Burning Temperature of Copper Winding of Motor.

I Have 3 motors 150watt 0.75Amp 220V in Copper and Aluminum and Copper clad aluminum.

I want to know the maximum internal temperature of these motors so that I can apply a Thermal protection sensor to avoid burning in the future.

Can anyone tell me the approximate range of temperature of burning of winding wire.

Someone suggested that I apply 45C temp sensor . I dont think she is right.

  • 1
    \$\begingroup\$ You should be able to find this information in the motor's datasheet. Now you make assumptions on what is OK and what is not. That is never a good approach. \$\endgroup\$ – Bimpelrekkie Jan 18 '16 at 9:10

How hot it's allowed to get depends on what it's insulated with.

Here's a handy guide from MWS Wire Industries, and here's the source.

If there's any question at all, err on the safe side and choose 100C.

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As others have said, different types of magnet wire have different temperature classes of insulation. They can be rated for anywhere between 90 C and 240 C. You won't be able to tell what kind of insulation the magnet wire has by looking at it. Your best bet is to look at the nameplate of the motor and look for an insulation class. It might be an actual temperature like "180 C" or it could be a letter code like A, B, F or H. A, B, F, and H are the most popular insulation classes and have rated temperatures of 105 C, 130 C, 155 C, and 180 C, respectively. If you can determine the thermal class of the motor, then that will be the minimum that the magnet wire will be rated.

Even if you can figure out the rated temperature, that won't be the temperature that it burns up. When wire manufacturers rate their wire, it is based off of an accelerated test where they apply a voltage in order heat up the wire. They do this on 3 samples with 3 voltage and therefore 3 different temperatures. They measure the time in hours, plot the 3 points and then extrapolate the 3 points to the 20,000 hour temperature. That 20,000 hour temperature is used to rate the wire insulation.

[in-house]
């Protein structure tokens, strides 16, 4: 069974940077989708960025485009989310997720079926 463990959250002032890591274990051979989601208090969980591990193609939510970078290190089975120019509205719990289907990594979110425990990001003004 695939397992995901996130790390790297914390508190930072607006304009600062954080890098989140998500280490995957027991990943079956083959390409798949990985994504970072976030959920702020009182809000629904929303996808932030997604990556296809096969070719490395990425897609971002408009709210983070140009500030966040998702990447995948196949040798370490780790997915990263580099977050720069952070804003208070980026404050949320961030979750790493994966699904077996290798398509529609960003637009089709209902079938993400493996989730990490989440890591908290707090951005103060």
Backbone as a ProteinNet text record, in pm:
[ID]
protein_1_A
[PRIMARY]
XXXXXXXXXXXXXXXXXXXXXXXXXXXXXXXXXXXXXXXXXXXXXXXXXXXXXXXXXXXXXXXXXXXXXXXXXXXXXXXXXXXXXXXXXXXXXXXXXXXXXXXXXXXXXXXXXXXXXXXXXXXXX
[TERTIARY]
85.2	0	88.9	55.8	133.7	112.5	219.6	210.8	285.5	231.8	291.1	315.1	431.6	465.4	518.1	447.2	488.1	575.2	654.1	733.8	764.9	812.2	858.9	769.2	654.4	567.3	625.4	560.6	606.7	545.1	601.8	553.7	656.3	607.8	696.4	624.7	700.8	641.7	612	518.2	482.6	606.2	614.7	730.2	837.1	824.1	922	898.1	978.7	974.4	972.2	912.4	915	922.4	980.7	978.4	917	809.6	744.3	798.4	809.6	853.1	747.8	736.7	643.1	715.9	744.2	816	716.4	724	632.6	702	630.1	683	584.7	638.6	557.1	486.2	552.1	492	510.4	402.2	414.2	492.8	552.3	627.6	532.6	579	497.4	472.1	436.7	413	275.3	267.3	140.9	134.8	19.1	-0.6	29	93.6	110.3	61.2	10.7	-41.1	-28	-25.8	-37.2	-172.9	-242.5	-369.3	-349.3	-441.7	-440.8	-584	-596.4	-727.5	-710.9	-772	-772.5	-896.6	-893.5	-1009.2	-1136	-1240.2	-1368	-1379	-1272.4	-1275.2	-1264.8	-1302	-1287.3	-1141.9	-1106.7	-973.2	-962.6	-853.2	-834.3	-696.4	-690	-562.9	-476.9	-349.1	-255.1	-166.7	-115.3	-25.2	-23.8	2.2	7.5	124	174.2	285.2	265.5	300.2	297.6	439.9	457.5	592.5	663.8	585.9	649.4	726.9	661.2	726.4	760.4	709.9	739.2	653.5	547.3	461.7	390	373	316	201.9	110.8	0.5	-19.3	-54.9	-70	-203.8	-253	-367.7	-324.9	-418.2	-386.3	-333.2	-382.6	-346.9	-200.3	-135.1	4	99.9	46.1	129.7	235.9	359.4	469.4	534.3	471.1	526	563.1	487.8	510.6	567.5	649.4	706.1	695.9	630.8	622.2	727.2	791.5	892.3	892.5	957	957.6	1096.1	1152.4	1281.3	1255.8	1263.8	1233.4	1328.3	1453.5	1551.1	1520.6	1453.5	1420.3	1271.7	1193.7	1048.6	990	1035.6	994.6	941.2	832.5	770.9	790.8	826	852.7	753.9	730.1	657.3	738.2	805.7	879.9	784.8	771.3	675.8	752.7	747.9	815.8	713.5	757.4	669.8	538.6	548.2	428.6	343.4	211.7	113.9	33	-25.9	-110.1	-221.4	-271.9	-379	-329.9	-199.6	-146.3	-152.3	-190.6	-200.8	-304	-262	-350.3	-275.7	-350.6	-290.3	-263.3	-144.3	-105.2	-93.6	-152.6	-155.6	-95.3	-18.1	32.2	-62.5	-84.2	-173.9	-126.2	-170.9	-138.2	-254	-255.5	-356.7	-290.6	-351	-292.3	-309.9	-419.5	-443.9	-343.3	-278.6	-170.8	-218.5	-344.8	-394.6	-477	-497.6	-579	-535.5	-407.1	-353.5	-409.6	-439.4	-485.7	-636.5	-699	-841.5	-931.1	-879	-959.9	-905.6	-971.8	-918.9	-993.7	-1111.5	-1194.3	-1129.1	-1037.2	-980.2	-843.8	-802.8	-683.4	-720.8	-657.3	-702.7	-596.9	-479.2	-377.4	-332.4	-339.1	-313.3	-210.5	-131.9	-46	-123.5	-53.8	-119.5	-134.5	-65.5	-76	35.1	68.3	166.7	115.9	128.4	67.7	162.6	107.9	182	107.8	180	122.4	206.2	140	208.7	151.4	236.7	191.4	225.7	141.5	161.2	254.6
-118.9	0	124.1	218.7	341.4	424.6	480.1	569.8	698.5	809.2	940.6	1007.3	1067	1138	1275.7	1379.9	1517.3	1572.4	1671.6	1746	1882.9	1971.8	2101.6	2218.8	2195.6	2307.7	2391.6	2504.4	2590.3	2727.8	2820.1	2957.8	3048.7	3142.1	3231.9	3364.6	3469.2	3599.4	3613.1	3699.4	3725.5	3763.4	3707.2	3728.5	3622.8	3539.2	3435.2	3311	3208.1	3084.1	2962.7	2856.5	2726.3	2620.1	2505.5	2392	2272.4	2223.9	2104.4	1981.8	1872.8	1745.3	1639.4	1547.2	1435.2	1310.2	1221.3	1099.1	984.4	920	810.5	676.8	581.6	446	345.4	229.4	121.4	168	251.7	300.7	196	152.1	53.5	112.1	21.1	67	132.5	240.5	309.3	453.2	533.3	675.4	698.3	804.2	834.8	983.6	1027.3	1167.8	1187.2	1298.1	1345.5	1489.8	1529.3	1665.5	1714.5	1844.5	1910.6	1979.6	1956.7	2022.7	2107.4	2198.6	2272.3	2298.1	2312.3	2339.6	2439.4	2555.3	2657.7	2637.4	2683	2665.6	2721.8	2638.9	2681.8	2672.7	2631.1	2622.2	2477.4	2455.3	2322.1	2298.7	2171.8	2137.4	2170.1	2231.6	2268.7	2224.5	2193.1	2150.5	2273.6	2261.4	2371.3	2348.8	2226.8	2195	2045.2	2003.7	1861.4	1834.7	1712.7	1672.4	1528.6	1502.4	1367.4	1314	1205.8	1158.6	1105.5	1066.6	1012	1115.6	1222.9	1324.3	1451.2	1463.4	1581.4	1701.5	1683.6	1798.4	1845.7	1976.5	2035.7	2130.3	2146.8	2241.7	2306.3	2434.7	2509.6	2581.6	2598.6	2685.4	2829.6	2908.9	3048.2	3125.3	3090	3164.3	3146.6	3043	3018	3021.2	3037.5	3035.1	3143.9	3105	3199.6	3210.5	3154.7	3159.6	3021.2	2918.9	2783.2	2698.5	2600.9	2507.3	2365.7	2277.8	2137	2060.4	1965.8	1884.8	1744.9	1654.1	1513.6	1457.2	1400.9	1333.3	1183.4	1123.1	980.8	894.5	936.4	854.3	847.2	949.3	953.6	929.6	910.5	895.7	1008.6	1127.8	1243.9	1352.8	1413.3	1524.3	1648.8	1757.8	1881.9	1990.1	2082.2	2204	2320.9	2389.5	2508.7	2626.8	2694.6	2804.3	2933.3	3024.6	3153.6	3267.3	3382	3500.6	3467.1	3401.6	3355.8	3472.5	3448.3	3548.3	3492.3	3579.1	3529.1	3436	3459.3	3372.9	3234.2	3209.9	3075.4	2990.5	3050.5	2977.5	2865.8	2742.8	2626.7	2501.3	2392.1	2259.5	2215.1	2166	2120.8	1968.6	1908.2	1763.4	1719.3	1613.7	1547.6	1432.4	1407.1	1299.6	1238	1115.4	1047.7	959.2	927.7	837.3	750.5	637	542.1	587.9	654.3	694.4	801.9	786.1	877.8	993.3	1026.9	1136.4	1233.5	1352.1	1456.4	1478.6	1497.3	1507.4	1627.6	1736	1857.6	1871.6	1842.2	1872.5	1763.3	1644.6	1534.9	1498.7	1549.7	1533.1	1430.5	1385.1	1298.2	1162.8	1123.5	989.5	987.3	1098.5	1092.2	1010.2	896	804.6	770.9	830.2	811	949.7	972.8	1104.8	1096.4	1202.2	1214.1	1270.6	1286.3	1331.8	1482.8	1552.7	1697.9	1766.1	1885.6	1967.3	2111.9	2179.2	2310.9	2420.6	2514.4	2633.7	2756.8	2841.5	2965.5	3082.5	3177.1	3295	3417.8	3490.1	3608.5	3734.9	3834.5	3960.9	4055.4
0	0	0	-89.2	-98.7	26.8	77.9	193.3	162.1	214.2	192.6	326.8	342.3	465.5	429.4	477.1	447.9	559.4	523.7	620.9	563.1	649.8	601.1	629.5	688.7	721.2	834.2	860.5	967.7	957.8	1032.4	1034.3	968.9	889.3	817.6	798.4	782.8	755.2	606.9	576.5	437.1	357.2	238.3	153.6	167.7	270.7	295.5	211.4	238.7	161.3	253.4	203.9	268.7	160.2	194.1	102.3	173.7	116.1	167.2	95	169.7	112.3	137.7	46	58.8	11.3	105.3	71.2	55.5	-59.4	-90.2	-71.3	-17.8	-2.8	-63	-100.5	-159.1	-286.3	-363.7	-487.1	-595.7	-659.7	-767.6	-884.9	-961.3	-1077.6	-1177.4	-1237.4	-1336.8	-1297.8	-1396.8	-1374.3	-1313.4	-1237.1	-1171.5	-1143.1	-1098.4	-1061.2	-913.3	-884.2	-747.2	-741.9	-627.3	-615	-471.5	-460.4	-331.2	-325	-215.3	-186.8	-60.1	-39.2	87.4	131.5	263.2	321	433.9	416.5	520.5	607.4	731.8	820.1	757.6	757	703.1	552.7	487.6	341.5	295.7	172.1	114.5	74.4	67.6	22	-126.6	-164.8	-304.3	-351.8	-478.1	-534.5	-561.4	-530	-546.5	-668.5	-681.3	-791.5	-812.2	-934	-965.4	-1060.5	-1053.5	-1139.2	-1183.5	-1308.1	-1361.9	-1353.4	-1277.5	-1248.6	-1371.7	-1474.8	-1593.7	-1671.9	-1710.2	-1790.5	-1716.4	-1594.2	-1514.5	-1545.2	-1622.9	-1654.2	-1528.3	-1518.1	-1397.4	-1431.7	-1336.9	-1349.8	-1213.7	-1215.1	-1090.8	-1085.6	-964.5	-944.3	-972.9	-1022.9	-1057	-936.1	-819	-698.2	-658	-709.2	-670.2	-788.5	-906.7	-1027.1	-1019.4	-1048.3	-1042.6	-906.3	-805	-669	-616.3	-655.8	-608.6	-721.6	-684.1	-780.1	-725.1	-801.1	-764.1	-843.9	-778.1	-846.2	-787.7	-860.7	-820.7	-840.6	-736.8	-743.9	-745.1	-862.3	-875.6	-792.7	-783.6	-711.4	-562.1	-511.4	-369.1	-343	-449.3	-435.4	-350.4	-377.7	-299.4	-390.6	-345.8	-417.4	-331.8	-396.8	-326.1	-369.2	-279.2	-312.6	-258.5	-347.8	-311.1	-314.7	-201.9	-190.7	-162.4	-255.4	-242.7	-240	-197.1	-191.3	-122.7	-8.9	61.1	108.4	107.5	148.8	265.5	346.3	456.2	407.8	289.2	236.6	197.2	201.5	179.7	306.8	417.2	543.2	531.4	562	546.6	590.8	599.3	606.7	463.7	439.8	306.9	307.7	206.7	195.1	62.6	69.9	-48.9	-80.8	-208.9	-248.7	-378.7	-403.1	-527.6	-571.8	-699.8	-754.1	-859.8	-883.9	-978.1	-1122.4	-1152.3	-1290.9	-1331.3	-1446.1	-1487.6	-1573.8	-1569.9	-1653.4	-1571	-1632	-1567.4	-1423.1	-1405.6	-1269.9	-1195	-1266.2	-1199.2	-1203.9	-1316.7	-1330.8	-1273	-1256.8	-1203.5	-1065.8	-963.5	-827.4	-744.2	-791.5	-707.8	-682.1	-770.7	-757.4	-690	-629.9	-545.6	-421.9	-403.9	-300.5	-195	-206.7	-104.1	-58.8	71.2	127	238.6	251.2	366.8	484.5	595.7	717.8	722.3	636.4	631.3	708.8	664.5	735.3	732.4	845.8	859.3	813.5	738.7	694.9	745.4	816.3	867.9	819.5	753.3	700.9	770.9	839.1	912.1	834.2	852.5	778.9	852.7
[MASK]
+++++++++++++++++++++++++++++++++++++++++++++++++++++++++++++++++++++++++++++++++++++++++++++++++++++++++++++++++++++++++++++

But let's say the 20,000 hour temperature is 100 C. You could raise the temperature to 110 C and the wire won't burn up right away ... it might still last 10,000 hours. And you could raise it another 10 degrees to 120 C and it still won't burn up right away ... it might last 5,000 hours. The wire will eventually fail at all these temperatures but the real question is when. Raise the temperature high enough and it might fail in 2 hours or 1 hour or 10 seconds.

Assuming you can figure out a temperature, also keep in mind that motors don't heat up evenly. You can get hotspots on the windings and you generally won't know where those hotspots are located. Typically when you place a thermal protector or thermal sensor, you assume you are NOT on one of those hot spots and that your highest winding temperature is 5-10 C higher than what your sensor tells you.


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